We may categorize abortions/destructions of the unborn into three types: abortion during the earliest period by means of ‘contraceptive’ pills (whether ‘the pill’, the mini-pill, or the post-coital pill) and by means of vaccines, implants, and the intrauterine device; the destruction of the unborn in connection with in vitro fertilization and embryonic and foetal experimentation; and abortion during a later period whether by chemical or by surgical means. Let us now consider each type of abortion/destruction of the unborn in turn.

Now contrary to popular belief, the ‘contraceptive pill’ known colloquially as ‘the pill’, has a capacity to act not solely in a contraceptive manner, but rather has a capacity to act in three distinct manners: ‘The Pill may suppress ovulation; or it may alter the mucus in the neck of the womb (the cervix) and discourage the passage of sperm into the womb; or it may act on the lining of the womb and disturb the implantation of the already fertilized egg (the embryo). (‘The Pill and Sex Risks to Health and Fertility’ by the Medical Education Trust). The third manner of acting is of course abortifacient. The mini-pill, by contrast, has a capacity of acting in two distinct manners: ‘The mini-pill… acts on the mucus in the neck of the womb, and on the lining of the womb. This reduces or prevents implantation of the embryo.’ (ibid.) The second manner of acting is abortifacient. The post-coital pill, the so-called ‘morning after pill’, equally has a capacity of acting in two distinct manners: it may suppress ovulation or it may act on the lining of the womb and prevent or disturb implantation. The second manner is abortifacient. It may be noted that all these forms of abortion have been labelled simply as ‘contraception’, the third form of abortion as ‘emergency contraception’. Implants and vaccines effect abortion by chemical means: implants by methods comparable to the methods outlined above, vaccines, regardless of the dangers seen all too clearly in the A.I.D.S. epidemic, by attacking the immune system of the body. The intrauterine device has the capacity to act in a contraceptive or abortifacient manner. In the latter case it effects abortion by intervening between the womb and the embryo.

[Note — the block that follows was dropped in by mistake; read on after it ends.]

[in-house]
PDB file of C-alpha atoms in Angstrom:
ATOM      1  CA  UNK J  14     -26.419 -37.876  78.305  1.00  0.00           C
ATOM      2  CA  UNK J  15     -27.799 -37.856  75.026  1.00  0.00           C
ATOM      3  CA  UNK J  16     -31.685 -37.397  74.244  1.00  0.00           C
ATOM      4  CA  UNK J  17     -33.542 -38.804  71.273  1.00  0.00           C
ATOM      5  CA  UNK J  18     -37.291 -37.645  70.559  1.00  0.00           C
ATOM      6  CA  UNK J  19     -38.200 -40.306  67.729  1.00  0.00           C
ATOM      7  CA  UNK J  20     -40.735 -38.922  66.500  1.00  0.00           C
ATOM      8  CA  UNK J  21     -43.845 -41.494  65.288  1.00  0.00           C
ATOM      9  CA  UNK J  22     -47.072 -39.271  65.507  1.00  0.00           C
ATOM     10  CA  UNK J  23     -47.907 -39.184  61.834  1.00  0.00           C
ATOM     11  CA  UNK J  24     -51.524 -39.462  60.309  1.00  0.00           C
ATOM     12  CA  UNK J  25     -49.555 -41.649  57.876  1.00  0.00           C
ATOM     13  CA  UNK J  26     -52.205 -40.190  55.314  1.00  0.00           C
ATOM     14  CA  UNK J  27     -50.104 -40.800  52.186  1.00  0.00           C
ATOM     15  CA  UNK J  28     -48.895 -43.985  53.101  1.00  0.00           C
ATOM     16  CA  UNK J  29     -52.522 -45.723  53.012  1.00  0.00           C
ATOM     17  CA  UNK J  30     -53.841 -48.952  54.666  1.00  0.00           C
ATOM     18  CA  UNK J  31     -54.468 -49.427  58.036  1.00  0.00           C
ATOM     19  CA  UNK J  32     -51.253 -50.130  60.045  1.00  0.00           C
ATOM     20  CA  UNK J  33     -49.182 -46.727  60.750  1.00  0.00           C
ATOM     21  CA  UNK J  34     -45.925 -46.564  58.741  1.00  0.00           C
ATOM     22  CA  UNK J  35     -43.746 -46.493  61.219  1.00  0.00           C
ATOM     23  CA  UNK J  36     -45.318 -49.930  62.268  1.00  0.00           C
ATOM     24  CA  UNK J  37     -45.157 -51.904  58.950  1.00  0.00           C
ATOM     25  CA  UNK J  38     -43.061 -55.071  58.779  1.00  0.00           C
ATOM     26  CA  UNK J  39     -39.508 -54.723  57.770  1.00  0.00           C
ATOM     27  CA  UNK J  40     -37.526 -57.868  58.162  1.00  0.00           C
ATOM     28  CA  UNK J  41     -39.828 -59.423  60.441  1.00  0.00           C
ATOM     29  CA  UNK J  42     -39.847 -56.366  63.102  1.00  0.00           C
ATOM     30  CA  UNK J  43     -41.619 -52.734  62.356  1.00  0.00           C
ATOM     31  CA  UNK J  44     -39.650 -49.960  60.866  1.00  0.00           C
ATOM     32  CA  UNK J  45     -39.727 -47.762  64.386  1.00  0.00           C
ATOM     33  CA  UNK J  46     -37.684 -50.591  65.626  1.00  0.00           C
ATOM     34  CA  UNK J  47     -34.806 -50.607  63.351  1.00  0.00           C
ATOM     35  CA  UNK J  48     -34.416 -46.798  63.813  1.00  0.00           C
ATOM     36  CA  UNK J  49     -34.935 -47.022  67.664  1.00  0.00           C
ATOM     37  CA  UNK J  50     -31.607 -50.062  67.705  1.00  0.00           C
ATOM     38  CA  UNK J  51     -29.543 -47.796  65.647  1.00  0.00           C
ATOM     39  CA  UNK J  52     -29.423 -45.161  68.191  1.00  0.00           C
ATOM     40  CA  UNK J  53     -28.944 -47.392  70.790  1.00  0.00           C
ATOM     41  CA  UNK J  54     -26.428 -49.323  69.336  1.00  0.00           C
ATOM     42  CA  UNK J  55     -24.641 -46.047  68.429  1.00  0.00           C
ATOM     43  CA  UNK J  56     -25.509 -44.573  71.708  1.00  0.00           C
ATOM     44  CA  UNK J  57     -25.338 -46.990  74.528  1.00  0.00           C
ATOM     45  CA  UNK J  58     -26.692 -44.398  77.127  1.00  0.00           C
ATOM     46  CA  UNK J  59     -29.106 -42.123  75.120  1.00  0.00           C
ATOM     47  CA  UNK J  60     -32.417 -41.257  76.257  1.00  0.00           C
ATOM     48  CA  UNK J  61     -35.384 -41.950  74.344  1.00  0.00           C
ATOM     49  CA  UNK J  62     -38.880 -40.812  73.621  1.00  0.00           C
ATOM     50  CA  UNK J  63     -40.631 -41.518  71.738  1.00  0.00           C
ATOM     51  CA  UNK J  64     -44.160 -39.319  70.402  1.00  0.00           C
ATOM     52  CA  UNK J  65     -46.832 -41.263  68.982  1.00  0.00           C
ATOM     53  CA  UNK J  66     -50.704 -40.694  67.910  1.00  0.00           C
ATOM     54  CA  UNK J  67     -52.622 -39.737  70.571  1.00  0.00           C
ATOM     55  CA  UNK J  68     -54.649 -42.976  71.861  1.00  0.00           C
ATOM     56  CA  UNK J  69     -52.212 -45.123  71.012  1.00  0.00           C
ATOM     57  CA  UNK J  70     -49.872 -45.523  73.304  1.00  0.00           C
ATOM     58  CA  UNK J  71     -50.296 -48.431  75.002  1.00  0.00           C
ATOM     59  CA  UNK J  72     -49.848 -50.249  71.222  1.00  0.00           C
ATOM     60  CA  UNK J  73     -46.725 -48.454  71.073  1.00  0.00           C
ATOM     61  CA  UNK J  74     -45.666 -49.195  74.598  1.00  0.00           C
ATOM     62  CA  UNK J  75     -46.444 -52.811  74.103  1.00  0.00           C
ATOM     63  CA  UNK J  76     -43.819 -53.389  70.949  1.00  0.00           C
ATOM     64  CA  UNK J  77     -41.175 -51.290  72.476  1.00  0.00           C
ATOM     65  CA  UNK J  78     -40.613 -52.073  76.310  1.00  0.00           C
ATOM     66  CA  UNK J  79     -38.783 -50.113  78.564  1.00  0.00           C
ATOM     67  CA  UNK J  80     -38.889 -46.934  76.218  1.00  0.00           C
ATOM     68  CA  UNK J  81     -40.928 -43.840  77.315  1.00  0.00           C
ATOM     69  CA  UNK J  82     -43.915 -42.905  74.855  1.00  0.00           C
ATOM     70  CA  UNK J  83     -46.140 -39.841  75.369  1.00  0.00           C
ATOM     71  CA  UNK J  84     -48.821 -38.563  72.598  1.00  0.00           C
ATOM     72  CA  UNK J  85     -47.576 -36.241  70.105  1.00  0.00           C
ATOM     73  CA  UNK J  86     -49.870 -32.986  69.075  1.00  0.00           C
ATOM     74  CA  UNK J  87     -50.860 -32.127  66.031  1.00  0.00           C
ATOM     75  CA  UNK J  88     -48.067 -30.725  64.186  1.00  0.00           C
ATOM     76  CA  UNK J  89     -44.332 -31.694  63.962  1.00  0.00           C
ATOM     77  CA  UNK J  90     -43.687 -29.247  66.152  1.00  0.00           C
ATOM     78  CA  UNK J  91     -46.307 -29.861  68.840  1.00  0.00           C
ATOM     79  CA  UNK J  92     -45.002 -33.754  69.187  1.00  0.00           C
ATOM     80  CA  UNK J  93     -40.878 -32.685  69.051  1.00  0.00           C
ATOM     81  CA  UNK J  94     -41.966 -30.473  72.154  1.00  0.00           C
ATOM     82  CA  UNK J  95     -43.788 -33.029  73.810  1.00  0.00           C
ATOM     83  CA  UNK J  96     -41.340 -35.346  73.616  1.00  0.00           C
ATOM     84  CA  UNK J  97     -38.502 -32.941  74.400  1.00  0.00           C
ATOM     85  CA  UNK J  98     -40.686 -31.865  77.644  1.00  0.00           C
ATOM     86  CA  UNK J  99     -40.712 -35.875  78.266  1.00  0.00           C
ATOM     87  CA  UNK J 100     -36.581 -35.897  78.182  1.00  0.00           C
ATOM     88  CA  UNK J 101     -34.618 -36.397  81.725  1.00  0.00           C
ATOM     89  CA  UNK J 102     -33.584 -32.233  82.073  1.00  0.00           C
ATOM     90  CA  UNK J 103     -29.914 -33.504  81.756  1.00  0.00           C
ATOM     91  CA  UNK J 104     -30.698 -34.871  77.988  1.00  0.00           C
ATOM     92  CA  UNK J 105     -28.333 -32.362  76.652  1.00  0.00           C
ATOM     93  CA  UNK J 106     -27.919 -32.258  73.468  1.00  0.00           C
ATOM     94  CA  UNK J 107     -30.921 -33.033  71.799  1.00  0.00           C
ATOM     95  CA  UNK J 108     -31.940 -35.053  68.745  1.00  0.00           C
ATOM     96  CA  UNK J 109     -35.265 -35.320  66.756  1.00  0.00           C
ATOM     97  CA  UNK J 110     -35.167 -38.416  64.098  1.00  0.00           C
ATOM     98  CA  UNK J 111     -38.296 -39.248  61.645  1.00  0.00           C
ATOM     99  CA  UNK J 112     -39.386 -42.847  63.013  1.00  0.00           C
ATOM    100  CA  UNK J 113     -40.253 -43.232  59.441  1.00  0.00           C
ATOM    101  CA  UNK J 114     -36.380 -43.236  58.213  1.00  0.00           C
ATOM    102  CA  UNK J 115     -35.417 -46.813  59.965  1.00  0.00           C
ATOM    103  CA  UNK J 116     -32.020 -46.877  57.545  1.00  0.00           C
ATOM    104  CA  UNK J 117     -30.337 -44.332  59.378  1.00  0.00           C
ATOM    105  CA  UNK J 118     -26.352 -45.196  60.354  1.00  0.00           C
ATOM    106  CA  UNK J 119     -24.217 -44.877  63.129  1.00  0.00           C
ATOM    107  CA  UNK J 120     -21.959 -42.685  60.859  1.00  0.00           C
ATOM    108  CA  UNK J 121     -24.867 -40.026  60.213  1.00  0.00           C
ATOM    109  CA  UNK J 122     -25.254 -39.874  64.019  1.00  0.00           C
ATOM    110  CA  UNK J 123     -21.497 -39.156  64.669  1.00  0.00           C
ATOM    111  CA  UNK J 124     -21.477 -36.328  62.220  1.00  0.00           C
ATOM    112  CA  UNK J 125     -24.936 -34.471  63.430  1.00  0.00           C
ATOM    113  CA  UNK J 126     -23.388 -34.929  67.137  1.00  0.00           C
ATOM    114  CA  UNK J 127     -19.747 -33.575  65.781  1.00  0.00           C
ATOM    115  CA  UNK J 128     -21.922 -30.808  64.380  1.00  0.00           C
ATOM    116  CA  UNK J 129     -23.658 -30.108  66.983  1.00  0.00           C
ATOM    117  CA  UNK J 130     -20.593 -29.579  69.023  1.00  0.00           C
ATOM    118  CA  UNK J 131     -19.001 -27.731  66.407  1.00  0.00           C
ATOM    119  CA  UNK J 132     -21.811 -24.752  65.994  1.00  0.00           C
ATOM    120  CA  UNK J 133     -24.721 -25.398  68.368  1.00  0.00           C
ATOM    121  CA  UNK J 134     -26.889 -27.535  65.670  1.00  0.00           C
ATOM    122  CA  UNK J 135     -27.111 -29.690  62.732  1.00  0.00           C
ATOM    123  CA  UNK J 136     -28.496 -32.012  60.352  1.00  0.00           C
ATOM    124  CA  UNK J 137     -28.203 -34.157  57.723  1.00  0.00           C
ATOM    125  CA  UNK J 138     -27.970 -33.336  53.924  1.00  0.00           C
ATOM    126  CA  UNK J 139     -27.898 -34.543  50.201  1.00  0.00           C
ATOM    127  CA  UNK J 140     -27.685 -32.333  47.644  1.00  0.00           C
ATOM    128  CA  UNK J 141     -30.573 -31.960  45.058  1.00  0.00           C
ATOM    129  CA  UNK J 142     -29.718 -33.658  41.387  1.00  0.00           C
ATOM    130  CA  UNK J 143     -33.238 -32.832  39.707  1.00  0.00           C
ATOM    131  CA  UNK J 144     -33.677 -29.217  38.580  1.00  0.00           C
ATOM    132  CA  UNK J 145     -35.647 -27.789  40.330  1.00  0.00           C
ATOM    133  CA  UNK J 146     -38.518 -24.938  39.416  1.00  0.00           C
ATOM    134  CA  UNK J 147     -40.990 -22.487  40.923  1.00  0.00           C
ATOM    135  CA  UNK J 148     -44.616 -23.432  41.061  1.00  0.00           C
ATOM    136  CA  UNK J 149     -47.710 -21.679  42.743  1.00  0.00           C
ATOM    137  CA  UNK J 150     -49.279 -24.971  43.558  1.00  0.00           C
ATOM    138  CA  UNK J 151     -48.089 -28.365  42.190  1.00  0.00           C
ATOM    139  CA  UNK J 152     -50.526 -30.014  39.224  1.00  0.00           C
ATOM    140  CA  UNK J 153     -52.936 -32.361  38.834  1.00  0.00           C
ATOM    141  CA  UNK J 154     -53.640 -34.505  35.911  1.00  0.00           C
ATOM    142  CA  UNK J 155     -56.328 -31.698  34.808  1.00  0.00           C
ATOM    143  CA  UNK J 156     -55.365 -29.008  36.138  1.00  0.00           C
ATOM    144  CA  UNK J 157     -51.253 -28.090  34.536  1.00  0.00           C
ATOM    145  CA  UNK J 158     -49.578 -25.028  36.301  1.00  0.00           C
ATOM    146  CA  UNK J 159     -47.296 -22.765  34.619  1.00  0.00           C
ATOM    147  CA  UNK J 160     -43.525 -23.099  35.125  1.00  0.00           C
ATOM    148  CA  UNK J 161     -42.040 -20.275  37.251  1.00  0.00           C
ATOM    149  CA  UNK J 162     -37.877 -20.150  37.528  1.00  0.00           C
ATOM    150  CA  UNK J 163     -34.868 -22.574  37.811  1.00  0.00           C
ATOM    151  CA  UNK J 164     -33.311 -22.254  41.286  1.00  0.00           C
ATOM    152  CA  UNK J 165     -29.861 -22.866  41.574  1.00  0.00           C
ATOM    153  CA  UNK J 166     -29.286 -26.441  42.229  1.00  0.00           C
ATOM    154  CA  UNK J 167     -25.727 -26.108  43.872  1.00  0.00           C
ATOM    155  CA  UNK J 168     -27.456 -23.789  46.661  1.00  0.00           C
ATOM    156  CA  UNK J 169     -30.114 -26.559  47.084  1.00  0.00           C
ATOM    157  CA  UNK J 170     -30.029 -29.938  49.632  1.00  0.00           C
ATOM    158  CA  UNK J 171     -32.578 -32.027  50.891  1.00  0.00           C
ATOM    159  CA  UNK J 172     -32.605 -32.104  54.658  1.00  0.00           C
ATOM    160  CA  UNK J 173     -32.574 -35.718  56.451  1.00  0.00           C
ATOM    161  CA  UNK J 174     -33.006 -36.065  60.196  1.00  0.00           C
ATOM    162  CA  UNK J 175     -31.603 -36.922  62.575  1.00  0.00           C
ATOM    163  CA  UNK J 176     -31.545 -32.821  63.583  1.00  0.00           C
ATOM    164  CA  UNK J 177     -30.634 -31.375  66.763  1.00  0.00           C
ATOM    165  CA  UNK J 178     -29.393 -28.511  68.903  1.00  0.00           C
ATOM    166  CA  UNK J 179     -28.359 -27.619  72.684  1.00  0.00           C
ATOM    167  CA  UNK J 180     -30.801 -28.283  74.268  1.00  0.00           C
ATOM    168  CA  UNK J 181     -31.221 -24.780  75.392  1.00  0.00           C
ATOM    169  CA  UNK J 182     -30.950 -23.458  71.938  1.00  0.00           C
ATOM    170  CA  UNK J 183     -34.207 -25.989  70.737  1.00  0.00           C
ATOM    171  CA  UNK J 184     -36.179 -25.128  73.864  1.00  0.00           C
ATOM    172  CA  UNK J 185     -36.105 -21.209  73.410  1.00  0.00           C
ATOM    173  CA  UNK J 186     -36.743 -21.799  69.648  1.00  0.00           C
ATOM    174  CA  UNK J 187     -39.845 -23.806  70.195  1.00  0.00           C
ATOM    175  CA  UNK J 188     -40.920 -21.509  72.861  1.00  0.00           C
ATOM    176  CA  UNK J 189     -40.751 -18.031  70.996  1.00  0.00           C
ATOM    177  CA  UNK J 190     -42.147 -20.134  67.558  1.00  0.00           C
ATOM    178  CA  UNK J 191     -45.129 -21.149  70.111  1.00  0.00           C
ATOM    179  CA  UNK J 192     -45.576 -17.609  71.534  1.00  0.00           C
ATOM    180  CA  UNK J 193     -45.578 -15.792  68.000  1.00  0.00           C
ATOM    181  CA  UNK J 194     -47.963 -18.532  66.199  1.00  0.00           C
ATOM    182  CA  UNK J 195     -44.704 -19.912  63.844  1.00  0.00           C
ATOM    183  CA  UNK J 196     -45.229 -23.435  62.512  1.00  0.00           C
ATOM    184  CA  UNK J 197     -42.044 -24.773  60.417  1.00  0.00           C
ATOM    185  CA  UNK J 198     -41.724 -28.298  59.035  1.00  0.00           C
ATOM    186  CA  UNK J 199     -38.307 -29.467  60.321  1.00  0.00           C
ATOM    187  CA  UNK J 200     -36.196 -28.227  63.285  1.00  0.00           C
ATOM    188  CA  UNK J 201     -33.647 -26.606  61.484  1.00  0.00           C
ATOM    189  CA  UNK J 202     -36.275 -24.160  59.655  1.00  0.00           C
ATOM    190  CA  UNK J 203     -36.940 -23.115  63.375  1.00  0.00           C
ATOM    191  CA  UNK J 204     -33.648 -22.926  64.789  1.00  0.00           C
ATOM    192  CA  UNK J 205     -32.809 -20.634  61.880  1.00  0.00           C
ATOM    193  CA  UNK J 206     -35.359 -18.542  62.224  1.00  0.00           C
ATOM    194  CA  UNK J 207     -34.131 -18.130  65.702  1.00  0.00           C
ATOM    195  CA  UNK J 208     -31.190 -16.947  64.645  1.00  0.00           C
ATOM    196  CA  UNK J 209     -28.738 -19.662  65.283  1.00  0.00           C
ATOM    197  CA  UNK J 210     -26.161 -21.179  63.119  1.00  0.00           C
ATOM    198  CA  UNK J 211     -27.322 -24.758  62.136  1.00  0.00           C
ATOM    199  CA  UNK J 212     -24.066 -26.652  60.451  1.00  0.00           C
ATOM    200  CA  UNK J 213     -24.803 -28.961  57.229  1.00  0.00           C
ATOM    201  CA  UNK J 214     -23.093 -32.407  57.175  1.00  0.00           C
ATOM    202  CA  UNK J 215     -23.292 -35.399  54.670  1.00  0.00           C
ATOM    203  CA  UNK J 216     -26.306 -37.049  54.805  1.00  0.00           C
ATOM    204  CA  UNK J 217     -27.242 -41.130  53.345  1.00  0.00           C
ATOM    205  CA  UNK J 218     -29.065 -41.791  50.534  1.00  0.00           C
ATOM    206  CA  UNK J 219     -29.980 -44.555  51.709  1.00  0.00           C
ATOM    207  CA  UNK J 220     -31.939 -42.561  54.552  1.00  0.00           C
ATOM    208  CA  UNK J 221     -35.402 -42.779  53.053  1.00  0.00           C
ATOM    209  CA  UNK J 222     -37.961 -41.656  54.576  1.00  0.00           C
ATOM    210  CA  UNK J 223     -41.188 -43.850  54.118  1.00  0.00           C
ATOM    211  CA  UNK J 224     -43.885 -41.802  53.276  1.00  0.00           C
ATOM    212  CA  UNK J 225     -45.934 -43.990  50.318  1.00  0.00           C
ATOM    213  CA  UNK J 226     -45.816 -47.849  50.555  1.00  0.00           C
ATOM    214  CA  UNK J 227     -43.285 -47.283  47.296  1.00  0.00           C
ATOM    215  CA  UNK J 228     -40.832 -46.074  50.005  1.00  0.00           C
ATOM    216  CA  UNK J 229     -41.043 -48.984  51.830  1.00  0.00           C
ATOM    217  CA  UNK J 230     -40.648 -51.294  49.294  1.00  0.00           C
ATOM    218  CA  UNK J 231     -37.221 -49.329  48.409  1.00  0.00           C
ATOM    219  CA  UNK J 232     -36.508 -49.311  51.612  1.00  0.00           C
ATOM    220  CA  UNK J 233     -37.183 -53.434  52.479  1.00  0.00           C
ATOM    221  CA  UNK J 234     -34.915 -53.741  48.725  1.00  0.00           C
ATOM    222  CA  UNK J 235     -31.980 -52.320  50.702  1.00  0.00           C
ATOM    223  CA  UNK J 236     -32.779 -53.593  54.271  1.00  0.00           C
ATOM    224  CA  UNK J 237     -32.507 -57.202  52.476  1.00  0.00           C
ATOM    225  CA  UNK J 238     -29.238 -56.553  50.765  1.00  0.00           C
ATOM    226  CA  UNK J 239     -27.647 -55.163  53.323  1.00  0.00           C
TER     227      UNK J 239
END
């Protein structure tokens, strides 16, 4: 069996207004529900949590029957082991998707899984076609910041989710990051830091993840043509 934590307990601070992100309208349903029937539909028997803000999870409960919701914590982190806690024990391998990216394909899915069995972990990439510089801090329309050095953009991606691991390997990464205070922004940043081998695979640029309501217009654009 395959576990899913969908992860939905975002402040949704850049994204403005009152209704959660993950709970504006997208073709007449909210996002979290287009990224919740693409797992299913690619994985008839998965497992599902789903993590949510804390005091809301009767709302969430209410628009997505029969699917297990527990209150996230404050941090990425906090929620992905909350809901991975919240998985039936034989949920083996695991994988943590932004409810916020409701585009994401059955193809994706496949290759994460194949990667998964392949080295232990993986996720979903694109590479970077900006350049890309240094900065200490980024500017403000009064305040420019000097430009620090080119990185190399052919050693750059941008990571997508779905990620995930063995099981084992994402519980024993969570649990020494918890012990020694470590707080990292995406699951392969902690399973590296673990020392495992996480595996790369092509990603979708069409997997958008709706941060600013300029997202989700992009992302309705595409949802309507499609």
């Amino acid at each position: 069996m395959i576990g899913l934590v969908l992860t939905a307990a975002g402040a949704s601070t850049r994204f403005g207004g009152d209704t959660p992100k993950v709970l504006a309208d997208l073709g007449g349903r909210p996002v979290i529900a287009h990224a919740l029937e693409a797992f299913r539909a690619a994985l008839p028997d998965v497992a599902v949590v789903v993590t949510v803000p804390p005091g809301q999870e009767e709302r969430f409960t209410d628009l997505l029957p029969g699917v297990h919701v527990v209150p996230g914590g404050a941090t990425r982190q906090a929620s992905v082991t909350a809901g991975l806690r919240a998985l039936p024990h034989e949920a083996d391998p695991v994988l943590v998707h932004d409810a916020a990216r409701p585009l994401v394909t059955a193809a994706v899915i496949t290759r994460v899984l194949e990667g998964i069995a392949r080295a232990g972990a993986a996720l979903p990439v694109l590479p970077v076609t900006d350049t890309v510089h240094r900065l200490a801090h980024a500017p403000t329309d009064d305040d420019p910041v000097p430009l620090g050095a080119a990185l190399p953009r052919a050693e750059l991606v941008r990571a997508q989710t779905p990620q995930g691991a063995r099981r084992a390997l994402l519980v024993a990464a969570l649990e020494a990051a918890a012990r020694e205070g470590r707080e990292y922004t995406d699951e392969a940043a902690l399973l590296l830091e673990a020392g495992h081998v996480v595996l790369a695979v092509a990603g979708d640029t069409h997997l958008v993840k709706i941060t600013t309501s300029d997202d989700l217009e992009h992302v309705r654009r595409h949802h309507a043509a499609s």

In vitro fertilization leads to the elimination of ‘surplus embryos’, or, as Cardinal Ratzinger puts it in ‘Human Life under Threat’: ‘frequently becomes the occasion for selective abortion (e.g. choice of sex) when there are undesired multiple pregnancies.’ Statistics show that 96-97% of all embryos generated by in vitro fertilization are destroyed or perish in the course of the treatment.